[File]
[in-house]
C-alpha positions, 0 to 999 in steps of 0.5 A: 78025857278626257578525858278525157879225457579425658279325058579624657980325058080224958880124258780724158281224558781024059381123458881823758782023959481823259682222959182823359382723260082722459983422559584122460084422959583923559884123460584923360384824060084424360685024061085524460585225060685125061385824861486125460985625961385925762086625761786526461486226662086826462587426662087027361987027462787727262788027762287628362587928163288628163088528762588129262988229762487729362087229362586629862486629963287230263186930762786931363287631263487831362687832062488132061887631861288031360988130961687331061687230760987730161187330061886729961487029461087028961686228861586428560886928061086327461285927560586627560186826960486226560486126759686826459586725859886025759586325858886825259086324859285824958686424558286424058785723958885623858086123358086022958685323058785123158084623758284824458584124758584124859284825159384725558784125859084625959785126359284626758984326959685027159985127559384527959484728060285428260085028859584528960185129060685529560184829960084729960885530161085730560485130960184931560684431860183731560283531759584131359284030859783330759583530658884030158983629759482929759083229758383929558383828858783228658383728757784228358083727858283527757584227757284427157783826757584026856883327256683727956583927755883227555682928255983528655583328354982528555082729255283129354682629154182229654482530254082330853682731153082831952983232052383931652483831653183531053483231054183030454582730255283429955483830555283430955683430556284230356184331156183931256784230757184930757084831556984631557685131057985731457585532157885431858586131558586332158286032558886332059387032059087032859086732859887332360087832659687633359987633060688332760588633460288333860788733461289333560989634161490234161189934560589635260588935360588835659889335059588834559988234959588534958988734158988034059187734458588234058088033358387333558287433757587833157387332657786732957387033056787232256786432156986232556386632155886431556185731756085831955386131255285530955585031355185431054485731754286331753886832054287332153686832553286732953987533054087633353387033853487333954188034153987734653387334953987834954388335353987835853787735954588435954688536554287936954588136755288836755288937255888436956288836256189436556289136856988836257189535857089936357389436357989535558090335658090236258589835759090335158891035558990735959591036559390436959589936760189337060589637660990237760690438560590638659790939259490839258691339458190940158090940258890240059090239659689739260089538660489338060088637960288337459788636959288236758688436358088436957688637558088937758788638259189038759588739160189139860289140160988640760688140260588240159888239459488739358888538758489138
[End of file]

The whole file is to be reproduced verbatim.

[in-house]
C-alpha positions, 0 to 999 in steps of 0.5 A: 78025857278626257578525858278525157879225457579425658279325058579624657980325058080224958880124258780724158281224558781024059381123458881823758782023959481823259682222959182823359382723260082722459983422559584122460084422959583923559884123460584923360384824060084424360685024061085524460585225060685125061385824861486125460985625961385925762086625761786526461486226662086826462587426662087027361987027462787727262788027762287628362587928163288628163088528762588129262988229762487729362087229362586629862486629963287230263186930762786931363287631263487831362687832062488132061887631861288031360988130961687331061687230760987730161187330061886729961487029461087028961686228861586428560886928061086327461285927560586627560186826960486226560486126759686826459586725859886025759586325858886825259086324859285824958686424558286424058785723958885623858086123358086022958685323058785123158084623758284824458584124758584124859284825159384725558784125859084625959785126359284626758984326959685027159985127559384527959484728060285428260085028859584528960185129060685529560184829960084729960885530161085730560485130960184931560684431860183731560283531759584131359284030859783330759583530658884030158983629759482929759083229758383929558383828858783228658383728757784228358083727858283527757584227757284427157783826757584026856883327256683727956583927755883227555682928255983528655583328354982528555082729255283129354682629154182229654482530254082330853682731153082831952983232052383931652483831653183531053483231054183030454582730255283429955483830555283430955683430556284230356184331156183931256784230757184930757084831556984631557685131057985731457585532157885431858586131558586332158286032558886332059387032059087032859086732859887332360087832659687633359987633060688332760588633460288333860788733461289333560989634161490234161189934560589635260588935360588835659889335059588834559988234959588534958988734158988034059187734458588234058088033358387333558287433757587833157387332657786732957387033056787232256786432156986232556386632155886431556185731756085831955386131255285530955585031355185431054485731754286331753886832054287332153686832553286732953987533054087633353387033853487333954188034153987734653387334953987834954388335353987835853787735954588435954688536554287936954588136755288836755288937255888436956288836256189436556289136856988836257189535857089936357389436357989535558090335658090236258589835759090335158891035558990735959591036559390436959589936760189337060589637660990237760690438560590638659790939259490839258691339458190940158090940258890240059090239659689739260089538660489338060088637960288337459788636959288236758688436358088436957688637558088937758788638259189038759588739160189139860289140160988640760688140260588240159888239459488739358888538758489138